Nov 15, 2022
Over the past five years, more than 20 million Americans aged 65 and over had elective surgery. This number is expected to grow to more than 27 million by 2030.
While elective surgery can be life-changing and even life-saving, it’s not without its risks. There are many things to consider before elective surgery – from the cost of the procedure to who will provide caregiving afterwards during recovery.
In addition to the normal conversations, exams, and tests that will be run to clear an older adult for surgery, there are ten additional things older adults and their families should know before heading into the Operating Room.
Most surgical offices will require thorough lab work, along with heart, lung, and kidney function tests; but if you are over 65 years old or the loved one of someone who’s going to have the elective surgery, be sure you—and those the surgical team — know the following because many of these have been linked to a higher risk of death or complications after an older adult has surgery. These recommendations are based on the American College of Surgeons National Surgical Quality Improvement Program and the American Geriatrics Society Developed Best Practice Guidelines recommend the following:
Key points covered in this episode:
Though you may be an older adult, have been feeling great recently, and even played golf the day before surgery, things can take a turn for the worse post-operation. You can end up looking pretty sick to providers who don’t know you—and due to pervasive ageism, health care professionals can unfortunately make an assumption that you have a cognitive impairment (when you don’t!)
You want to be sure that your surgical team knows what the person's cognitive ability was before the surgery ~ because you should return to baseline with your thinking.
Depression has been associated with a higher likelihood of dying after surgery and more days in the hospital after surgery. It is essential that the surgical team understands what the person’s emotional state was before surgery.
Older adults may not want to talk about it, but if a loved one is going in for surgery, please ask: “Have you been feeling down or depressed lately?”
While a glass of wine with dinner or a beer while watching the game may be part of your routine, there may also be some signs that alcohol use is more along the lines of alcohol dependency or abuse.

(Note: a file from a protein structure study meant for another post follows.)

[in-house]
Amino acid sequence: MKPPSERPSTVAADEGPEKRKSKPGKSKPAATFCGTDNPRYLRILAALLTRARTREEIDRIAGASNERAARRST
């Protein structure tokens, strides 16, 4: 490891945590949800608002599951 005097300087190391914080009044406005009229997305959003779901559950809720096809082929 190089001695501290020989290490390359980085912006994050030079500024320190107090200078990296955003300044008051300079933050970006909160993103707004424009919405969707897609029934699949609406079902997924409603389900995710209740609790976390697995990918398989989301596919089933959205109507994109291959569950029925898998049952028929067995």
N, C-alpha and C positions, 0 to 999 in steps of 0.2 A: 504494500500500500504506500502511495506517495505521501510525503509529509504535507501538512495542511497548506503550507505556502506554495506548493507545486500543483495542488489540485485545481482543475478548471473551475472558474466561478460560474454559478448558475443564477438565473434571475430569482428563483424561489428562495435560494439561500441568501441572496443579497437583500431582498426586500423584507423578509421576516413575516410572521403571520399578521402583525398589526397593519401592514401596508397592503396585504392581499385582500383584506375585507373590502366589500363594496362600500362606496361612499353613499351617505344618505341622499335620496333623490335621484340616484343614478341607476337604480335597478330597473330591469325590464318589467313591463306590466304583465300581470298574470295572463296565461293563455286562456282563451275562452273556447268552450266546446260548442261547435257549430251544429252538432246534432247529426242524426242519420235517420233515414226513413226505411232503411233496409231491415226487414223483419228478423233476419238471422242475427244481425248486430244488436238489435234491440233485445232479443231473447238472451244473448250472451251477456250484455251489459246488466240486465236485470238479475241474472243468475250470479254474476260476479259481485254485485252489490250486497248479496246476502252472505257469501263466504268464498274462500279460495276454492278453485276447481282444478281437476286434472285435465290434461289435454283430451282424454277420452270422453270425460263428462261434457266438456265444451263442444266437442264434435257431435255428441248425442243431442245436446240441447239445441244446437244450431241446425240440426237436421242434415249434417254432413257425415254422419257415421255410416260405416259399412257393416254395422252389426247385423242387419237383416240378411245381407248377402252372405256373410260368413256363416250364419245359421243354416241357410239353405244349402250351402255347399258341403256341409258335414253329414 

There are four questions that are asked, and we call it the CAGE questionnaire:
C: Have you ever felt the need to Cut down on your drinking?
A: Have you ever felt Annoyed by people criticizing your drinking?
G: Have you ever felt Guilty about your drinking?
E: Have you ever had an Eye-opener (a drink first thing in the morning) to steady your nerves or get rid of a hangover?
Substance abuse isn’t only about alcohol. It can includes taking other drugs. In either case, alcohol and substance misuse also puts the person at a higher risk for complications after surgery
Delirium is a change in mental status, and people can fluctuate in and out of it. They may be confused at times and then clearheaded at other times in the same day.
Being 70 or older and taking multiple medications increase a person’s risk for delirium. Before elective surgery, it is essential to let your loved one’s surgical team know about any medications they are taking and if they have had issues with delirium in the past.
The bottom line after surgery: If you have any feeling that your loved one “just isn’t right”, mention it to their medical team because it needs to be investigated.
Can the person get dressed? Take a bath? Get out of a chair or the bed by themselves? Prepare own meals and/or do their own shopping ?
Have you fallen in the past year?
The answers to these questions give the surgical team a good idea of what level of care the person was prior to surgery and can discuss self-care goals post-surgery.
The risk of falling also needs to be discussed. A history of falls or any current balance issues puts someone at a higher risk for complications after surgery.